I Am Bartimaeus
Bartimaeus, a blind beggar, the son of Timaeus, was sitting by the roadside. Mark 10:46
Today’s passage tells the story of Bartimaeus, a blind beggar who sat by the road as Jesus happened to pass. Destitute and desperate, he had no difficulty recognizing his profound need. Bartimaeus knew he couldn’t fix himself, and so, when he heard Jesus was near, he did what he could to pursue him, crying out, “Jesus, Son of David, have mercy on me! (Mark 10:48).” He made such a ruckus that he was chastised by the crowd, but Jesus heard him.
Jesus didn’t go directly to him though. Instead, he called Bartimaeus to come to him. The blind beggar wasted no time. Throwing off his cloak, he sprang up and came to Jesus (Mark 10:50). Believing in Christ, he asked for healing. And Jesus said to him, “Go your way; your faith has made you well.” And immediately he recovered his sight and followed him on the way (Mark 10:52).
I have been – and in some ways still am – Bartimaeus. I’ve been blind, lost, hopeless, and unable to fix myself. Bartimaeus’ story then, offers several lessons for me – and for us.
First, Bartimaeus had to boldly admit his need. This probably wasn’t difficult for a blind beggar, but many of us have been profoundly slow in admitting that we’re a mess and that we need help. As long as we stubbornly refuse to recognize our struggle and insist on keeping it a secret, we’re destined to remain enslaved to it.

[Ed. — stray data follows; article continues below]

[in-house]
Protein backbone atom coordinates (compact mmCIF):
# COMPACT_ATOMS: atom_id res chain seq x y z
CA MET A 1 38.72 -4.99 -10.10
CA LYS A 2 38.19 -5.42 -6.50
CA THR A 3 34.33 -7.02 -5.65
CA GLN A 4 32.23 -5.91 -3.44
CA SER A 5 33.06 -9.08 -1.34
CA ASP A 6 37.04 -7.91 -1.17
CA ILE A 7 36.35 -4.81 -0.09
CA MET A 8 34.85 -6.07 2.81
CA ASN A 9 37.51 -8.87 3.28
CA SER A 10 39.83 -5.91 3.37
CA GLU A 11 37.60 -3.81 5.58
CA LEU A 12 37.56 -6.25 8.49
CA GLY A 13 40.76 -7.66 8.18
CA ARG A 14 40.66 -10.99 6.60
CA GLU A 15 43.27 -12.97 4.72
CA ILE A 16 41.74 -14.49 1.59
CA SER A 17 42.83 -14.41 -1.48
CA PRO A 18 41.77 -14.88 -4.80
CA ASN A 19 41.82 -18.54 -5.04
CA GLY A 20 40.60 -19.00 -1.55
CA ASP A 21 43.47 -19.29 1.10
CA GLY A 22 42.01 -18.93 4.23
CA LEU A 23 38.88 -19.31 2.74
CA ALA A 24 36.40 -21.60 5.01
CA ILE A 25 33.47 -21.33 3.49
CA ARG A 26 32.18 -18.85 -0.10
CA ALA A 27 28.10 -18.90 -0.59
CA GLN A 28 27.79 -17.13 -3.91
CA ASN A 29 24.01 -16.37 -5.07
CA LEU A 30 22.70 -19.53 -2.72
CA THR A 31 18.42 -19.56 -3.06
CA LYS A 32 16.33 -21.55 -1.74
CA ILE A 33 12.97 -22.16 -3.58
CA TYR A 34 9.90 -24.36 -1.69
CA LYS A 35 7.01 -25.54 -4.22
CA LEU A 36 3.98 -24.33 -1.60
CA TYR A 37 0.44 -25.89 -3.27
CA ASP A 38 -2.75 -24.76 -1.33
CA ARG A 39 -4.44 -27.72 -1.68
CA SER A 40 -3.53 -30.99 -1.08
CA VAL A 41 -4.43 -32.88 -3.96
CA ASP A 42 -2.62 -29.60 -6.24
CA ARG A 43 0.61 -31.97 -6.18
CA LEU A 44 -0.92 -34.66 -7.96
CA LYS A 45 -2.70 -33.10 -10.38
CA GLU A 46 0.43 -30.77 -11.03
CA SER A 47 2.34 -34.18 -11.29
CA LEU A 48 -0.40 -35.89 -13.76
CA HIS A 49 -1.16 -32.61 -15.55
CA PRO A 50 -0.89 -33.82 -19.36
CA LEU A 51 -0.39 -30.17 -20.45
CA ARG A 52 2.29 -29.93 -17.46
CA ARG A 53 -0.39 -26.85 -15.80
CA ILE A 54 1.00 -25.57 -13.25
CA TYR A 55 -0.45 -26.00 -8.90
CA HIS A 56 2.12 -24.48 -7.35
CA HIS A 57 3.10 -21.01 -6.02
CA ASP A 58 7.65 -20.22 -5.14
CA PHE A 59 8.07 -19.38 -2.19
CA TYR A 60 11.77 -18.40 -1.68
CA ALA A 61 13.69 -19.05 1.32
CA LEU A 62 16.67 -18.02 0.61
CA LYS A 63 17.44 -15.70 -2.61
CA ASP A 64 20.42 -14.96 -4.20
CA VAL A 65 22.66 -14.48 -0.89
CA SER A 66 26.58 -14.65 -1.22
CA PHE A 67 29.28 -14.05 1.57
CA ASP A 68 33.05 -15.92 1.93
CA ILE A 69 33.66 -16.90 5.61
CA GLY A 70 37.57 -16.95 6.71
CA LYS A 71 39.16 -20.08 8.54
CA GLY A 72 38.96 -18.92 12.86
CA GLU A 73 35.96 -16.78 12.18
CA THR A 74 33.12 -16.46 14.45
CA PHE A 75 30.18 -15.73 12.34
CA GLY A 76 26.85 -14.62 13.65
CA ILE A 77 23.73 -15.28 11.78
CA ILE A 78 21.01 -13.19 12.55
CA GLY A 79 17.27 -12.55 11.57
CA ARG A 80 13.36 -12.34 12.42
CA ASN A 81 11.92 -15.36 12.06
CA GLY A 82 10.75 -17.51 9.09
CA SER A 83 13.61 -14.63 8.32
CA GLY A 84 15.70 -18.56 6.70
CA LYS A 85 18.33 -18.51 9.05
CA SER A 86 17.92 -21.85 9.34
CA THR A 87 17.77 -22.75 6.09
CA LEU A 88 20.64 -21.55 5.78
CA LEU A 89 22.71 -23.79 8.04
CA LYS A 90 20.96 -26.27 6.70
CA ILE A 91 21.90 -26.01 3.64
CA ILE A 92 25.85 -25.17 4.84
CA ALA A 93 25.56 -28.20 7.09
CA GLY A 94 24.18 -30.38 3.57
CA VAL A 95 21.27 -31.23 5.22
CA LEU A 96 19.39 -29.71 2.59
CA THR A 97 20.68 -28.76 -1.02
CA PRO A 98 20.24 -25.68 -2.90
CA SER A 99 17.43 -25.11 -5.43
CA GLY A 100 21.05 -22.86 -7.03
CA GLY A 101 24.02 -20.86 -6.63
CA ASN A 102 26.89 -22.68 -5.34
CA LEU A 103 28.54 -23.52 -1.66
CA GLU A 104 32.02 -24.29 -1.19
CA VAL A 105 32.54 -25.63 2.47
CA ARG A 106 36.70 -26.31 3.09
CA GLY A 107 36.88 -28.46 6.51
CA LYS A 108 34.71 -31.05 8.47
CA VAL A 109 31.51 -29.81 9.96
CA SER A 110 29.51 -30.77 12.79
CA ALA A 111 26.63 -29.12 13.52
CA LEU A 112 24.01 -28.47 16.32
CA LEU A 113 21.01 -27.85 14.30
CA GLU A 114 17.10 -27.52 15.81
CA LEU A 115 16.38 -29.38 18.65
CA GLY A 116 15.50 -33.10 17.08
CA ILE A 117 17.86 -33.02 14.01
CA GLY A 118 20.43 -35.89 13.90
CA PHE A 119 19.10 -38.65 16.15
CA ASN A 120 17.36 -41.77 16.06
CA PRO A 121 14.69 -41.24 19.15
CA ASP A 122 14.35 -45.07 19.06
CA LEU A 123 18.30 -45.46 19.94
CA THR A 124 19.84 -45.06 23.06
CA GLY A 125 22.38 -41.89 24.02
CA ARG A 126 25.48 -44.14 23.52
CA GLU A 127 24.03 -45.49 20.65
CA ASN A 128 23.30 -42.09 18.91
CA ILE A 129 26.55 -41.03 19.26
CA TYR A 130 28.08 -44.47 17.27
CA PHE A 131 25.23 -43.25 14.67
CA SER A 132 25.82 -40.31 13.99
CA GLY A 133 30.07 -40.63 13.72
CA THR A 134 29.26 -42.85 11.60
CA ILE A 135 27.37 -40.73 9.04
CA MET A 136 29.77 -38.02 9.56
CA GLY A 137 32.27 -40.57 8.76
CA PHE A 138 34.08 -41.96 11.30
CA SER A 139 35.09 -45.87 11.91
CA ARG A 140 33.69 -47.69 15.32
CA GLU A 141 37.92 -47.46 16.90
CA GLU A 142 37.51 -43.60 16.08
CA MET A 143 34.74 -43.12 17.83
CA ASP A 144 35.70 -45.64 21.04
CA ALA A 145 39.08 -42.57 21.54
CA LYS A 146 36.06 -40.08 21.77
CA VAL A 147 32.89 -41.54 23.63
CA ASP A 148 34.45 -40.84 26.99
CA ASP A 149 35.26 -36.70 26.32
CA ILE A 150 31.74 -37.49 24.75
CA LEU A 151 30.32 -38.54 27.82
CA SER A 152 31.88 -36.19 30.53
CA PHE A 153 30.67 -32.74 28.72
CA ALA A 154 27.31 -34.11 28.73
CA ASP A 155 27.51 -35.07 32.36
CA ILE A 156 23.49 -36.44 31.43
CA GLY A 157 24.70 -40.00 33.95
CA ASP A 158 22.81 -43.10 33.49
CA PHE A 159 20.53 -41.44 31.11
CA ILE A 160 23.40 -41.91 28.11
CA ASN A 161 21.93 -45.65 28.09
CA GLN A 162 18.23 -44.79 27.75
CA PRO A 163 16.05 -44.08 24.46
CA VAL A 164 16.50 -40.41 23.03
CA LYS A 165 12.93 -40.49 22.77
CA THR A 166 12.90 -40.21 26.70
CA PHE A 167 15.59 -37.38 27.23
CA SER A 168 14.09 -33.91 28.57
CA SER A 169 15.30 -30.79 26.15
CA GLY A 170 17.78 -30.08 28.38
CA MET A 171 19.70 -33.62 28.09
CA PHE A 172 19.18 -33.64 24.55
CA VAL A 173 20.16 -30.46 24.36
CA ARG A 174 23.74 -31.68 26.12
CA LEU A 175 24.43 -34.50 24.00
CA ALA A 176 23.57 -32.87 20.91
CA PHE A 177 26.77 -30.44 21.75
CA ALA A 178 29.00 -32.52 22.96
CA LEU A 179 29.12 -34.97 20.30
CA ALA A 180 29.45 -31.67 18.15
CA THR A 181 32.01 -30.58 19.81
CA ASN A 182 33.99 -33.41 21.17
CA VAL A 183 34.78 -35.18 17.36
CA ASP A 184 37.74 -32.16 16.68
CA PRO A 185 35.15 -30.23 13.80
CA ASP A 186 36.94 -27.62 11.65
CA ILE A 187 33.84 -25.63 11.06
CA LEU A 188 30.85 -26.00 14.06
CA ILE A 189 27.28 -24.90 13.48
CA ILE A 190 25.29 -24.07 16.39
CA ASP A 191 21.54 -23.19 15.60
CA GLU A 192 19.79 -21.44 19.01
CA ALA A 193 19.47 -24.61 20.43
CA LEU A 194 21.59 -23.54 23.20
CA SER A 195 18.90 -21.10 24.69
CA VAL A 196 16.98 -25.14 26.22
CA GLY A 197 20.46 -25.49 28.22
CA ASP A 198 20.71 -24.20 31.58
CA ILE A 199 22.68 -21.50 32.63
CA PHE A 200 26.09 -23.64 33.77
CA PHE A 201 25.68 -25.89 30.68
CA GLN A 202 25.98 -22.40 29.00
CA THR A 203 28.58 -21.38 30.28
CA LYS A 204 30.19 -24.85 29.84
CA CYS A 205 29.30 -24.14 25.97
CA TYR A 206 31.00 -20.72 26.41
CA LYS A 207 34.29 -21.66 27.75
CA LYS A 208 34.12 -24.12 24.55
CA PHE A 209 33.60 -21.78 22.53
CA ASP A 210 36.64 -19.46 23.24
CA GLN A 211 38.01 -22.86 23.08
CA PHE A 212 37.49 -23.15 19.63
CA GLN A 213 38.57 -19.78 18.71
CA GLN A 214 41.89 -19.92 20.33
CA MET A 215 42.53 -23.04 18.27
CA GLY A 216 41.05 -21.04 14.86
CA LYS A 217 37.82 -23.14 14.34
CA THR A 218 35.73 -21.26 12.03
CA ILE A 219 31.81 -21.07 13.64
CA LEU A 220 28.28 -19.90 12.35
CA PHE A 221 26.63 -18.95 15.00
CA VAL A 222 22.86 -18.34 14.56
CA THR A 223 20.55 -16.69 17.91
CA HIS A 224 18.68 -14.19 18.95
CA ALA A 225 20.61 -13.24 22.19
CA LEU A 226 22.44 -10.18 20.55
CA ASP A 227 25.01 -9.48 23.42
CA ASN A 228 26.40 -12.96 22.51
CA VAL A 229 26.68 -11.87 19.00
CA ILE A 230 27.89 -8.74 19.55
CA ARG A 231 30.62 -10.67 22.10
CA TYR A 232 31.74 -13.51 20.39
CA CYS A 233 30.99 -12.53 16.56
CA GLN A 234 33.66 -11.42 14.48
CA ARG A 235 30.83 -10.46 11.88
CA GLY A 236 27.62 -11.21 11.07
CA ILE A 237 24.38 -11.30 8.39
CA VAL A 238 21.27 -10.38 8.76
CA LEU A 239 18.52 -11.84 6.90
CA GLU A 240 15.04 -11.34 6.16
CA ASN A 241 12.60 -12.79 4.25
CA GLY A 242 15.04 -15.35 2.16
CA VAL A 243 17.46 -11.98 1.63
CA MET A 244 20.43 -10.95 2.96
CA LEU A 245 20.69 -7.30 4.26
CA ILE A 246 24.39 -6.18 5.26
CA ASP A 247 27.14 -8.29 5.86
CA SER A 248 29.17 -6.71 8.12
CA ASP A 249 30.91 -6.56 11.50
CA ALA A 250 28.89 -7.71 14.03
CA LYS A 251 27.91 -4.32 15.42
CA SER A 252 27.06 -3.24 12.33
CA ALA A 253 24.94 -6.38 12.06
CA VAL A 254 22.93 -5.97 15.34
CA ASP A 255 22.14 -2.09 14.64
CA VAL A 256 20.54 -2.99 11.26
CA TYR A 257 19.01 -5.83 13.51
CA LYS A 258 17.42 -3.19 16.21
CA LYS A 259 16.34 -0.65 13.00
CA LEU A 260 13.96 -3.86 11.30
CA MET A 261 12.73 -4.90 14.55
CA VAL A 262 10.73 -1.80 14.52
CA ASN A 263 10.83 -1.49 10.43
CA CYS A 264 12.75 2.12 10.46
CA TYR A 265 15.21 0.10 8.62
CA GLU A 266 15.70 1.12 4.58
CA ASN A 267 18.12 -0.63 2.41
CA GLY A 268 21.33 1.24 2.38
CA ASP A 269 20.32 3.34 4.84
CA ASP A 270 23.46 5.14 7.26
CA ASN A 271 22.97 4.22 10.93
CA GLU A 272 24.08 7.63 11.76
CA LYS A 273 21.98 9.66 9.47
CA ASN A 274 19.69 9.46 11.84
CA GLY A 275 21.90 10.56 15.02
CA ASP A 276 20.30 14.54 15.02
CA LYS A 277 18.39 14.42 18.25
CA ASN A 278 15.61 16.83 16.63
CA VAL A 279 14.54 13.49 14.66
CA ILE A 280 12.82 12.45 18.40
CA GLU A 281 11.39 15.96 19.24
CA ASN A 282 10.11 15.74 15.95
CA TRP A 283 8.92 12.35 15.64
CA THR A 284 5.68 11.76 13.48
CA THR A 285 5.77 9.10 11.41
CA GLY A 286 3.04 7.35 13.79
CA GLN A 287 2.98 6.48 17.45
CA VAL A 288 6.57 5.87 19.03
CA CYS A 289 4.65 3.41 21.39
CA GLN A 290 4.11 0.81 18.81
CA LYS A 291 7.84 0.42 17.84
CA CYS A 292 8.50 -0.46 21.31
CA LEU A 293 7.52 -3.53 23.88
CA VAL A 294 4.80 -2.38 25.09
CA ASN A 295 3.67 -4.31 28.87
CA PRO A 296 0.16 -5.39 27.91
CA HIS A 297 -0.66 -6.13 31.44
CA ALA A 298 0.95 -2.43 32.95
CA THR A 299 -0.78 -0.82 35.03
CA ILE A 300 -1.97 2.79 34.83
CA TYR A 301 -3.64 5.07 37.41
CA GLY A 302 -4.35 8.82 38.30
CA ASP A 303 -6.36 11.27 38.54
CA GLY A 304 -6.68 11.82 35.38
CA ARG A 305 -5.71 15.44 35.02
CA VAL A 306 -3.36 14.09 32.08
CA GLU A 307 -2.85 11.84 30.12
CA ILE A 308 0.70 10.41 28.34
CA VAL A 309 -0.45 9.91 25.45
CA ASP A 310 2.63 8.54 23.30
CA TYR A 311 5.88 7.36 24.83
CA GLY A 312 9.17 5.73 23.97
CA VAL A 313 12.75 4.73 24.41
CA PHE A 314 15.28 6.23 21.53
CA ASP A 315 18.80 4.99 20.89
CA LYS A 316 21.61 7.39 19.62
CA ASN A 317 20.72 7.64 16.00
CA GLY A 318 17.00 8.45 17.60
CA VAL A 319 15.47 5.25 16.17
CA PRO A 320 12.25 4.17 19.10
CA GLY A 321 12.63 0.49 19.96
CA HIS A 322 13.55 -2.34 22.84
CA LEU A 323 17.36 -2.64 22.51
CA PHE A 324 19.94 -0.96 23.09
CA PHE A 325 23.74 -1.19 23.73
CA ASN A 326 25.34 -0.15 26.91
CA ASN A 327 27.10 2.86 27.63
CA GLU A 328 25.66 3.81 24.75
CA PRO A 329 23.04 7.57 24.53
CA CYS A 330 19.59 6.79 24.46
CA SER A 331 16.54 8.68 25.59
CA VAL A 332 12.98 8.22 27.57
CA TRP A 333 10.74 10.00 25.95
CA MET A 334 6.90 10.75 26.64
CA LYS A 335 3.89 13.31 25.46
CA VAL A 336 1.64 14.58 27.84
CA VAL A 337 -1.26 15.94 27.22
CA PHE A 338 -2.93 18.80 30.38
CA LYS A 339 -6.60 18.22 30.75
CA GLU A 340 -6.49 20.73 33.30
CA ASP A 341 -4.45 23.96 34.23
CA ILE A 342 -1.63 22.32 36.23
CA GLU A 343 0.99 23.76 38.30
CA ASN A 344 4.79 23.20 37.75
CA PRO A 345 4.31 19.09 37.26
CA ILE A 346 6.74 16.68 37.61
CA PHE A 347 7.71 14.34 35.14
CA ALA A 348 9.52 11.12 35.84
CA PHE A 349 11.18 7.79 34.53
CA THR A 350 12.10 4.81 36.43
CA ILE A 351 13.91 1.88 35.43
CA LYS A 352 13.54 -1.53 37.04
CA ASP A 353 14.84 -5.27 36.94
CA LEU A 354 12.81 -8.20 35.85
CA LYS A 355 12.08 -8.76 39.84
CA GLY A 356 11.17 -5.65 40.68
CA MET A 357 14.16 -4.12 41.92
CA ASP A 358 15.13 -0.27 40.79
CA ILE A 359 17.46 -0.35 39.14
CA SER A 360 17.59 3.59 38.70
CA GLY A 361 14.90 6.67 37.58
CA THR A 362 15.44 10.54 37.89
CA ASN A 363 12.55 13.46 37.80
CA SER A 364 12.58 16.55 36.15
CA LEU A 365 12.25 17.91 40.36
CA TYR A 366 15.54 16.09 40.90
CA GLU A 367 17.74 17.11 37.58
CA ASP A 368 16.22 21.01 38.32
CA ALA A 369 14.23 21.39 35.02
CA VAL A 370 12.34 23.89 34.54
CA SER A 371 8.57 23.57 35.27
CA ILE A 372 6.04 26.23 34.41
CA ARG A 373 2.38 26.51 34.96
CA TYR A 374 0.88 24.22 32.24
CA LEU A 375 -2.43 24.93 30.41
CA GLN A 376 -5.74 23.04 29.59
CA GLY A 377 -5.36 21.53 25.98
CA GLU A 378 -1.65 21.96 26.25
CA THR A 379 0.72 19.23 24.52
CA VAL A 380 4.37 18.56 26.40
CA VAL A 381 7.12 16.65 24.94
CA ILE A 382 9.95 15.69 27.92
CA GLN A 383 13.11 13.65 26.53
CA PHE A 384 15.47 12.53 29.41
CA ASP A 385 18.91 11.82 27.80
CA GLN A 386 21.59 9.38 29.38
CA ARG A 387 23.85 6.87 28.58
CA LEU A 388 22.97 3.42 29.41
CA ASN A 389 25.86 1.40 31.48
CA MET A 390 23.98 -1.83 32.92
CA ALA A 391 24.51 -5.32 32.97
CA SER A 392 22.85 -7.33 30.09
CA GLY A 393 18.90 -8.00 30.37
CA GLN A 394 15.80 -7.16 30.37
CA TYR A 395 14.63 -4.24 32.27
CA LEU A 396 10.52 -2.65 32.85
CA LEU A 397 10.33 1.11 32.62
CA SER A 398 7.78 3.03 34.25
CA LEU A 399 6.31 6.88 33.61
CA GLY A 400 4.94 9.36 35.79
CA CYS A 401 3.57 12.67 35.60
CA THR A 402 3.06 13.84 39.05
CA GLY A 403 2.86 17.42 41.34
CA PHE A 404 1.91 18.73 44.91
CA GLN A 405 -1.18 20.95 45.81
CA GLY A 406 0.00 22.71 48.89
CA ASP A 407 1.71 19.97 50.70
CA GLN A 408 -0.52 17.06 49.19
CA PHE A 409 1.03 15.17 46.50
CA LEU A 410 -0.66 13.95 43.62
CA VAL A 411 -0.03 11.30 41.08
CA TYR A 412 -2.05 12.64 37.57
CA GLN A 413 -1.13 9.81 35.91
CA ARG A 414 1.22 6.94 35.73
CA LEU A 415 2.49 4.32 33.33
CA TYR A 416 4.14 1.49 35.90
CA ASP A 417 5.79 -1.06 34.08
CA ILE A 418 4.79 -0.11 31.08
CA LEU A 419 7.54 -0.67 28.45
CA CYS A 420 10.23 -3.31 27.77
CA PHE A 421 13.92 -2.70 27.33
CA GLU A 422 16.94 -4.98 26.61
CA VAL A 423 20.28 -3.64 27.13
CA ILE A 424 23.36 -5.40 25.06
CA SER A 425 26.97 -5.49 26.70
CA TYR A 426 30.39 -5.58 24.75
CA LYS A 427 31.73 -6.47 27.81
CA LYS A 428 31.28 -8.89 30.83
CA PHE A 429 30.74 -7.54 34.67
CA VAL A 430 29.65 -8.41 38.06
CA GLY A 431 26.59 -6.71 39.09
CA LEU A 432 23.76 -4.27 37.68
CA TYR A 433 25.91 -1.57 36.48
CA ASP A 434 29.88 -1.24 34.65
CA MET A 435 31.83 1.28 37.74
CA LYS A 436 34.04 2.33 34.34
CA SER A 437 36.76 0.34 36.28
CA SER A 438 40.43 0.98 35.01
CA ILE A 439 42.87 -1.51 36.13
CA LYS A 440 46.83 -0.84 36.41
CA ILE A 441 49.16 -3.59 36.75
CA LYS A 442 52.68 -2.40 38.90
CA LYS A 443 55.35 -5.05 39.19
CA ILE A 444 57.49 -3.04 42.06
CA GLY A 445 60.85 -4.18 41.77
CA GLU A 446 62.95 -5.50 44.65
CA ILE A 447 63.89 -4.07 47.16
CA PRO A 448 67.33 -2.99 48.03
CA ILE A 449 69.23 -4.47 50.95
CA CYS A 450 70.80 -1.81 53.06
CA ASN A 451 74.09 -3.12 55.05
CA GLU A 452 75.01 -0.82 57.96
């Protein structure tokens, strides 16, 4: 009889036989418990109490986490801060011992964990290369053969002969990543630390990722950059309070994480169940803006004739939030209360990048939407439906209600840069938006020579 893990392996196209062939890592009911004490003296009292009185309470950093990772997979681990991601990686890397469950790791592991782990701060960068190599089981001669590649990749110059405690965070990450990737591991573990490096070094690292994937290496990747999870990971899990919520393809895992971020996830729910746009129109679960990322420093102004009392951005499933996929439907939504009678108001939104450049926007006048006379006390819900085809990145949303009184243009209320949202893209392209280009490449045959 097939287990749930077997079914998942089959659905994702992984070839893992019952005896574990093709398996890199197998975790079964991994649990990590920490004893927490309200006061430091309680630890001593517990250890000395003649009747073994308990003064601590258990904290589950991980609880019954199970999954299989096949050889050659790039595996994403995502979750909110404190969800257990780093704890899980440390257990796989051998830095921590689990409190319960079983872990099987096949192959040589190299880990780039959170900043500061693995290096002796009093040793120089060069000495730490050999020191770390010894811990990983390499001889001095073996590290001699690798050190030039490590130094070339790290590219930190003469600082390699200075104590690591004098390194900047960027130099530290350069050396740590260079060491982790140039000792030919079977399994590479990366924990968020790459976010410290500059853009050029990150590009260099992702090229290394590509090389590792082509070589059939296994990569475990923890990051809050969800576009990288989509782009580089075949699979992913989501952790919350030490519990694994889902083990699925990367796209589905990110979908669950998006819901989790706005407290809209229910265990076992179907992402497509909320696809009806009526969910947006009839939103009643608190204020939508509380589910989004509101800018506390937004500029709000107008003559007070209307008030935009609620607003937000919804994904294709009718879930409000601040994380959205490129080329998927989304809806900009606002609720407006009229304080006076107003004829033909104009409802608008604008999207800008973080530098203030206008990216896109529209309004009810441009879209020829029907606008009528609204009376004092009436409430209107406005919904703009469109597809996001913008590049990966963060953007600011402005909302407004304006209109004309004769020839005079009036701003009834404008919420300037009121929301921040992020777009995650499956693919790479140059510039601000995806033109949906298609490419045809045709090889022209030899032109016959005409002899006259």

Second, Bartimaeus believed in and pursued the answer to his condition. Jesus didn’t just go find Bartimaeus and force him into a life of discipleship. Jesus called Bartimaeus to come to him. This wasn’t easy for a blind man, but it was necessary for Bartimaeus to act out his faith. We also, in our struggles, must do whatever it takes to pursue the answer to our greatest needs. As Bartimaeus threw off his cloak, we too must violently abandon whatever attachments prevent us from following Christ.
Finally, after his encounter with Jesus, Bartimaeus didn’t just go his own way. Rather, he gladly gave up the old life to follow Christ. We may or may not get the miracle we think we want, but either way, it’s only in daily following the new life that we are able to abandon the old, which is the miracle we truly need.